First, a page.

Unlike many college transfers, Monica Kemp hasn’t changed her mind since she first tread Texas soil. “I knew I would love it here because I researched literally hundreds of schools,” she says. More than a thousand miles from home, Monica lounges on her neatly pressed bed in her neatly crafted dorm room. Two construction paper artworks, gifts from her cousins, spell out her name in foam letters with “TCU” underneath.
“My room is very descriptive of me: I like all my stuff because I chose everything for a reason—including TCU.” Monica has always known exactly what she wanted, from her college to her clothes.
A few weeks before Monica starts fourth grade, she finally gets to choose her own clothes for school. Of course, most kids would leap at the chance to grab the first clothing item to catch their fancy; but Monica is not most kids.
Monica’s little sister, a peppy second-grader-to-be, bounds straight over to the racks of frilly children’s clothing. Nicole ends up selecting a pink tie-dye tee, a denim skirt, and a crocheted shawl with a pink bow to top off the look. “It matches!” she exclaims to her mother, pointing to the bubblegum-colored backpack in the shopping cart.
Meanwhile, nine-year-old Monica strolls to the opposite end of the aisle, examining the merchandise from underneath her heavy black bangs. She extends a hand and grabs a shirt, slinging it over her arm with no hesitation. Then she circles around the display and snatches some pants before returning to her mother.
“Mommy, look what I got,” she says, brandishing her treasure.
Monica’s mom eyes the child-sized button-down blue shirt and khaki slacks that belong in the school uniform section. Both of her daughters attend a public school in Gresham, on the outskirts of Portland, Oregon—their options for unique school clothes could not be more open.
“That’s great, Mon. You sure that’s what you want?” she asks, stifling a smile.
Monica’s blue eyes are serious. “Yes, Mommy. I want to look nice.”
After the first day of school, Dawn Kemp realizes just how different her daughters are. “What happened to your school supplies, Nicole?” she asks her youngest.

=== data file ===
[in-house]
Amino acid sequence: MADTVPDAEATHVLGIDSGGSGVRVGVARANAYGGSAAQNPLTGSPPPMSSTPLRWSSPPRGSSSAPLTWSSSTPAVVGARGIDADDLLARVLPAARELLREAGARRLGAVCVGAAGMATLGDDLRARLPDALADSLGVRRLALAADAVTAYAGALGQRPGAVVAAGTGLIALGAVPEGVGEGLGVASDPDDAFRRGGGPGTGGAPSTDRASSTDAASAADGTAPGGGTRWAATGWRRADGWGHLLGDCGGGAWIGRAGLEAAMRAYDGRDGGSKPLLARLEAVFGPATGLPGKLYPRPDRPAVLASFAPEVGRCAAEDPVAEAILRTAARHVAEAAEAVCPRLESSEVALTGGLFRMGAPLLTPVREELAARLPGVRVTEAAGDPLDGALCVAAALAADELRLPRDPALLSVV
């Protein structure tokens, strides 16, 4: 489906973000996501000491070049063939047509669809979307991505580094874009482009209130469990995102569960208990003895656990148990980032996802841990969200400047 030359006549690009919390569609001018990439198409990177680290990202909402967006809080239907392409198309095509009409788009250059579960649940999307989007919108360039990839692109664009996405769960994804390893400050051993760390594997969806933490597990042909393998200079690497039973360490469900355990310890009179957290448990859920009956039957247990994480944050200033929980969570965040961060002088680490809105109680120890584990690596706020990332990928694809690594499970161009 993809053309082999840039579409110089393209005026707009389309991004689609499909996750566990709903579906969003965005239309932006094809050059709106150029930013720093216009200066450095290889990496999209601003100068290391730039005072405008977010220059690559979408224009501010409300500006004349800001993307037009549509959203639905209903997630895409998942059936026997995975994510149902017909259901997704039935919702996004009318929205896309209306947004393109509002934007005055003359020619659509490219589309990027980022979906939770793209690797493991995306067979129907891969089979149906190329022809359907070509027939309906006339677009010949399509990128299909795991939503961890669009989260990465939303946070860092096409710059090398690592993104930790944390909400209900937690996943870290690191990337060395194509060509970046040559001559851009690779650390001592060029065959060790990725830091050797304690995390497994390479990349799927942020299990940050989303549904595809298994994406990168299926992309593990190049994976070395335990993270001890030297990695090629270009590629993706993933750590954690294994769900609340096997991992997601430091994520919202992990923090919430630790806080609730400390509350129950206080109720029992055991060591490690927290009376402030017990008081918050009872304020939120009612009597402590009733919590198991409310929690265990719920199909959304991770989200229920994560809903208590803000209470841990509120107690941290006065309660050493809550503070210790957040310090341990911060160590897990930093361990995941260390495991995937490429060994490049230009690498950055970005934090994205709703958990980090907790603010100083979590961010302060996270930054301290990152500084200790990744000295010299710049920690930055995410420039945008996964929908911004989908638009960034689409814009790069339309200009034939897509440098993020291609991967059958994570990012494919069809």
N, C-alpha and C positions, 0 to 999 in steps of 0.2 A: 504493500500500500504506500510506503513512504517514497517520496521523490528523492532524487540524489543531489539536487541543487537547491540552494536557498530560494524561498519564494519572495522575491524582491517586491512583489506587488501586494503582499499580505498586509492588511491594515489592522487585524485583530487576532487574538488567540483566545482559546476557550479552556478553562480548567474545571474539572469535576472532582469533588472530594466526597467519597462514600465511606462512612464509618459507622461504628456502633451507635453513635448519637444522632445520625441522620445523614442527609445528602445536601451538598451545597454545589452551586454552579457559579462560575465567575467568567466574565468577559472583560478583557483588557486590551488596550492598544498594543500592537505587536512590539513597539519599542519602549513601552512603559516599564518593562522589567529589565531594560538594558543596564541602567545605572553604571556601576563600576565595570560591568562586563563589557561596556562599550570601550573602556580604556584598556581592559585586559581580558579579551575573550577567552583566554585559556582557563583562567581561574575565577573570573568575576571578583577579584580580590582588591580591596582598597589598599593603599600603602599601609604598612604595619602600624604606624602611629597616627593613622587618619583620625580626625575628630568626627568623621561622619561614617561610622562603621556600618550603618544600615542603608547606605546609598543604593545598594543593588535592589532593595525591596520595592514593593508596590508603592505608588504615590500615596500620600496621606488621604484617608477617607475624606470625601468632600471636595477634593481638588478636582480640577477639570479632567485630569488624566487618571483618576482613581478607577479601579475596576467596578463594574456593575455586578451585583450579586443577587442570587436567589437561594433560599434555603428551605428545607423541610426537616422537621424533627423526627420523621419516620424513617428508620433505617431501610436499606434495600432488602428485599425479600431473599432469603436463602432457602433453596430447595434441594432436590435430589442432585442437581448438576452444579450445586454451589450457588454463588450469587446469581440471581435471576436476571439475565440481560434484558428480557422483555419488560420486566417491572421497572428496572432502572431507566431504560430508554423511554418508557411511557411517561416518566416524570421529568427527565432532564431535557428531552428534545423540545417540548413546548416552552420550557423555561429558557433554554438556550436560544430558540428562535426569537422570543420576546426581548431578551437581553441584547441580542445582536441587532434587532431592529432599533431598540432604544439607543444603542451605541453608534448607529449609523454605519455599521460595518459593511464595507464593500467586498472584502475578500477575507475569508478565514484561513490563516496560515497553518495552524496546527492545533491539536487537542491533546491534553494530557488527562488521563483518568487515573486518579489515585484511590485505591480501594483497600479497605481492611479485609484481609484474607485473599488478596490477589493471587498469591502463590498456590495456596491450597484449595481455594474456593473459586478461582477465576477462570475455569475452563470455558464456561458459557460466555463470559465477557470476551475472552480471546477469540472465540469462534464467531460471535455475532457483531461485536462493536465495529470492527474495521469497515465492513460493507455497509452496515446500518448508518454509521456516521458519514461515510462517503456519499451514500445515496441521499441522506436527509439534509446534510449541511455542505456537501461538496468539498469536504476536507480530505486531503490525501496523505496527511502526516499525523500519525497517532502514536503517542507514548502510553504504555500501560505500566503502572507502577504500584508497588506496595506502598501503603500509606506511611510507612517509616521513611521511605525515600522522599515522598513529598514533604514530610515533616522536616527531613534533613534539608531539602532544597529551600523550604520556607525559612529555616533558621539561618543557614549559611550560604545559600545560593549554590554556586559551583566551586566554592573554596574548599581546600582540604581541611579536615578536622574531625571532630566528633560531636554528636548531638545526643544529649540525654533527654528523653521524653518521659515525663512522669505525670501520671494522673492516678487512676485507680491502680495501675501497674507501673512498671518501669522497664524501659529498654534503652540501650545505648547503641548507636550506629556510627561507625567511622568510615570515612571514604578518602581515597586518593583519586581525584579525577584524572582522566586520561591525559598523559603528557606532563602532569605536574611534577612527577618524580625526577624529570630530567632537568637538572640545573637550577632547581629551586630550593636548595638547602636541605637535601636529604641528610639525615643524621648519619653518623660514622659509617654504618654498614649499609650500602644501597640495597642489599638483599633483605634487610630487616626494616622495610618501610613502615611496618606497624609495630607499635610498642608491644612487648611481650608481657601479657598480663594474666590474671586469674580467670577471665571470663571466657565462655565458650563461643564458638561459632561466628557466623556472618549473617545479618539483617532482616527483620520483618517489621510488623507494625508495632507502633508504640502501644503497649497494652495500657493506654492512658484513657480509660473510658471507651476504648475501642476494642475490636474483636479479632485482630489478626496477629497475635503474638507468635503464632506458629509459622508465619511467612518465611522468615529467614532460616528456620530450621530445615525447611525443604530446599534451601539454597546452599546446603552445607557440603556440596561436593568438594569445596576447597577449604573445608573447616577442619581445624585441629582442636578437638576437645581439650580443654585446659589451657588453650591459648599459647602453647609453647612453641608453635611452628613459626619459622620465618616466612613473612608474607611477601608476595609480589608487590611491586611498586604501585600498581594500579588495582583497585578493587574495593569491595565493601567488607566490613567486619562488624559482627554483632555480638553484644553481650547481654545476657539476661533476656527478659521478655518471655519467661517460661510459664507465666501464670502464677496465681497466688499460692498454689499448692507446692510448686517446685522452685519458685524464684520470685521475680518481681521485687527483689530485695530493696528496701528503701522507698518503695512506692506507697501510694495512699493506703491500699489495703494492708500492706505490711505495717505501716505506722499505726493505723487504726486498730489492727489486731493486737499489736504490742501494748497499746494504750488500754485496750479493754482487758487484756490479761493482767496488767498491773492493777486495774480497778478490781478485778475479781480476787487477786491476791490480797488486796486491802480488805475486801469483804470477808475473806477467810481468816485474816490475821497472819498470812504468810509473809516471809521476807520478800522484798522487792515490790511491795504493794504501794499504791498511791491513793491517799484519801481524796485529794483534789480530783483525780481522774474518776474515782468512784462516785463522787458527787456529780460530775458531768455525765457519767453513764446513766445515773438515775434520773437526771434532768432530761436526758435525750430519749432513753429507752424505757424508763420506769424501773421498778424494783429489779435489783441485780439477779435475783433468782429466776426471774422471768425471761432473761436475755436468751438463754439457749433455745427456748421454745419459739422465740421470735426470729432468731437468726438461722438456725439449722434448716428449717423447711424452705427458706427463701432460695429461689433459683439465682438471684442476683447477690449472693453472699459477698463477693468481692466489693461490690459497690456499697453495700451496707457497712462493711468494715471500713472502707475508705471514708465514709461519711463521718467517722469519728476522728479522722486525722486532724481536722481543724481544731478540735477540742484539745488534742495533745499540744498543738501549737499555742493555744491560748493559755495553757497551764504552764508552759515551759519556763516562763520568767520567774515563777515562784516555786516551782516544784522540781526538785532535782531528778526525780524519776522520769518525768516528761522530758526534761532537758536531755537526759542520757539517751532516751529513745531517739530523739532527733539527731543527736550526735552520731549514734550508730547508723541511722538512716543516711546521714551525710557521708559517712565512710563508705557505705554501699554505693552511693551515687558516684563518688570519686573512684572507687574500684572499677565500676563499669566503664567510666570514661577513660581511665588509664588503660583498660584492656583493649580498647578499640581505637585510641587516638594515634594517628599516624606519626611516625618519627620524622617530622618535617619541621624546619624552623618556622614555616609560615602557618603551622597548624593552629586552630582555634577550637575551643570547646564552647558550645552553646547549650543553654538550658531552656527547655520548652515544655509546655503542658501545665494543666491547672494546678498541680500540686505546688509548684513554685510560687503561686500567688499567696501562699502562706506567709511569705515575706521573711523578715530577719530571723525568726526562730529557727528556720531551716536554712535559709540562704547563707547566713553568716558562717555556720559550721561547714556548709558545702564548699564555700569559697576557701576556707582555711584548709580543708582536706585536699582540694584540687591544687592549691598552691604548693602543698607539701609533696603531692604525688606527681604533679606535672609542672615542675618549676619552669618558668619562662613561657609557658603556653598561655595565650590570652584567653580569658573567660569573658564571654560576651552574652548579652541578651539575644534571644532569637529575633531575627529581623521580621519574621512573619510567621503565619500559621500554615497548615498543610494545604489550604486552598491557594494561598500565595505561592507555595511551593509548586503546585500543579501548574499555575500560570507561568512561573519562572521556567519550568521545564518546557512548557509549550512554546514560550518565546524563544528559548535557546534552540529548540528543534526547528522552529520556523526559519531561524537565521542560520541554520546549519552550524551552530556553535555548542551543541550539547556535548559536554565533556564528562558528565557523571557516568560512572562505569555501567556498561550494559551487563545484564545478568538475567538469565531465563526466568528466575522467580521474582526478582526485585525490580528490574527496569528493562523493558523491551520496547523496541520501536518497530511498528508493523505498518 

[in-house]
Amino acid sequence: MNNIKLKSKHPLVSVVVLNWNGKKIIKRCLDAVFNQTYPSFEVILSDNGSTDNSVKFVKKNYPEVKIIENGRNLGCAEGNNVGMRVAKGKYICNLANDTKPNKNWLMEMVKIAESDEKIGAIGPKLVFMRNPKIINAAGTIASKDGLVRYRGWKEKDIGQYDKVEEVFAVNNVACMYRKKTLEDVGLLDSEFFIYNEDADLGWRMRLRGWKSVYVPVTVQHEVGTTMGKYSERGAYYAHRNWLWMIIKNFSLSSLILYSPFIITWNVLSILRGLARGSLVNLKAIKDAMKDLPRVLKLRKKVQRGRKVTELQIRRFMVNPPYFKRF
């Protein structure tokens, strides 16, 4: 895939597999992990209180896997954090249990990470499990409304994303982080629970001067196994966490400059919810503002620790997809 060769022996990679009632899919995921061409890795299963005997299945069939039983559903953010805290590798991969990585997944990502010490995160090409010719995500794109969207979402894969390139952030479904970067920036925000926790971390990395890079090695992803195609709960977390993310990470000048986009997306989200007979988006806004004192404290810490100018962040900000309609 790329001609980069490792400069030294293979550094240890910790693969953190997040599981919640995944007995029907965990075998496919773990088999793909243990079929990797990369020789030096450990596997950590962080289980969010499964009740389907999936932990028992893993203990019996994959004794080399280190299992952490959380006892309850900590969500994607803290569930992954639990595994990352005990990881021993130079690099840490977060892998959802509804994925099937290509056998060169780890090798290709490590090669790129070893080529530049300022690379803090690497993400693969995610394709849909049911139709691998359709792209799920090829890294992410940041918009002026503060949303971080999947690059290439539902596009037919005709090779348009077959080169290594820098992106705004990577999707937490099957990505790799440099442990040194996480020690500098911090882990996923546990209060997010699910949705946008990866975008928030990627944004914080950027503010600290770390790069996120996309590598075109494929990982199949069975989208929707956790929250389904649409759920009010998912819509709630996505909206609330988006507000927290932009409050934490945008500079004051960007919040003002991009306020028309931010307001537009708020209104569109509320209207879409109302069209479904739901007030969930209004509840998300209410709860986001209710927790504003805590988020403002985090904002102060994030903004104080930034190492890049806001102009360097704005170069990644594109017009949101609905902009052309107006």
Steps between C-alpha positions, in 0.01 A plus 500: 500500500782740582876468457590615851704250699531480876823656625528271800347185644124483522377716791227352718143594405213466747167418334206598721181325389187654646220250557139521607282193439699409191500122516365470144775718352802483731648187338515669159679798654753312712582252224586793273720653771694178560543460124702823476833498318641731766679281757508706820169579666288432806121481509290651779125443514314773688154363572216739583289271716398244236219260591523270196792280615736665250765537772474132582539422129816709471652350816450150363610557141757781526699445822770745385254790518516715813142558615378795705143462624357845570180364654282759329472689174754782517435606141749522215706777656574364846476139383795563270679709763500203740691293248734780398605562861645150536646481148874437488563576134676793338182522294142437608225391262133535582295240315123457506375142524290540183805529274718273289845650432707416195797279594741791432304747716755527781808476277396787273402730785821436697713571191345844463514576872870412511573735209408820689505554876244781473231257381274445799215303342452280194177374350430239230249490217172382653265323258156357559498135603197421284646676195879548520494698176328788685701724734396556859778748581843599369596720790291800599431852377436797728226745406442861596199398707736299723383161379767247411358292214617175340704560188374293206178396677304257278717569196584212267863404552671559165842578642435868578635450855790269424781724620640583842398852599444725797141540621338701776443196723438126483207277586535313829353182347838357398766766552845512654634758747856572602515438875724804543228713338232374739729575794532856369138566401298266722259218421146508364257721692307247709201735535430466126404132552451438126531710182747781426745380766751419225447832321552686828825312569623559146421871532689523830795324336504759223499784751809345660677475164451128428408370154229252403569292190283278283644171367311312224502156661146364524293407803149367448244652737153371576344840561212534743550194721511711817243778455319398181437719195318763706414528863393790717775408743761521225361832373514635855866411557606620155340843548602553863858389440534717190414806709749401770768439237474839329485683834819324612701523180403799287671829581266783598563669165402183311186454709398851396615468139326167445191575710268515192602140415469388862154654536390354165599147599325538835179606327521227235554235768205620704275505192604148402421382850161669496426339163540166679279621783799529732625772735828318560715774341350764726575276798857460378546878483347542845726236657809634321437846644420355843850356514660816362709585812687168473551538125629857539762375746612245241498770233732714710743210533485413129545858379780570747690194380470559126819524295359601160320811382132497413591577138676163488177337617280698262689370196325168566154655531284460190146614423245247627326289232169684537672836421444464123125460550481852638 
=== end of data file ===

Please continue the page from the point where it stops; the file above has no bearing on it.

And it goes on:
Nicole makes a guilty face that morphs into a smile. “I gave them to…” She counts slowly on her fingers, but then gives up. “My friends who didn’t have any.”
“And you, Monica?” their mother asks.
Black-haired Monica opens her backpack. Everything is in its place. She reaches in and pulls out a pencil; a dot of blue nail polish glistens on it. She pulls out a notebook with the same marking. “No one took my stuff because it’s mine,” she says simply. In college, Monica will mark every dish in her cramped kitchen arsenal with a tidy purple “M.”
A decade later, Monica crushes the phone to her ear, feeling the slide of glass against her cheek. She remembers endless nights spent researching colleges, aching to find somewhere that felt like home.
“We need to Skype!” Monica’s mom says from her living room in Gresham, a hundred and twenty-three miles north of Monica’s apartment at University of Oregon. Monica can hear the exclamation point and it sends her heart pounding.
The black-haired college freshman taps her phone. “Okay, hold on.” She snatches her laptop from her desk, where soft gray Oregon light filters in through the window. As always, the goslings and so-ugly-they’re-cute nutria splashing in the creek below the window catch her eye, and she pauses. The scene is peaceful, but Monica’s heart is not. Much as she loves this apartment, a nice place isn’t worth staying for.
She plops down, nearly dropping her laptop with the force of her bounce. On her computer screen, the blue Skype icon leaps as if it’s cheering her on. Her hands aren’t sweating at all, not even a little. Then her mom’s face swims into view, glasses and all. “Ready, Mom.”
“Hi, Mon.” Dawn Kemp’s voice is strained. “Remember that time you told me you were wasting those sixty-five bucks on the application fee?”
Suddenly Monica can’t breathe. “Yes…” Horrible scenarios of failure race through her mind. No, darn it. She hadn’t busted her butt in high school for nothing. Her feet had always ached by the time she ping-ponged from dance practice to National Honor Society meetings, and then to work at a local daycare.
Back in her apartment, Monica remembers to breathe and stare at her mom with fists clenched. She’s done everything she can; now it’s time to face the music.
“Well, you proved yourself wrong!” her mom squeals.
Monica’s eyes widen as the envelope leaps into view. She registers the giant purple “Congratulations” mere seconds after the envelope’s bulging seams. It’s the envelope, all the way from Fort Worth, Texas.
Monica rarely cries, but she can’t just hold back the tears when her southern-bred mother gets all teary-eyed too. They laugh at the choked-up feeling in their throats and sift through the papers together. Joy hums across the wireless connection.
Later, when Monica’s friends take her out for a birthday dinner, she’ll blow out the nineteen candles. Her mouth will curve into her signature wolf grin—bared gums and all. Finally, a school where she can talk to the professors as people instead of as presenters behind a microphone. A place where she can truly shine.
The next day will be harder, when she has to face the fact that her family won’t be able to afford this dream of hers. The debt would be unthinkable. Ever the planner, Monica begins to draft back-up plans and back-ups for those back-ups. South Carolina would be nice, too, she thinks.
Months later, the Kemps will fly all the way to Chattanooga to visit Monica’s aunt and uncle. That’s when Charlie and Jo-Anne will spring the glorious news on her: they will pay for her education.
She will get to be a Horned Frog.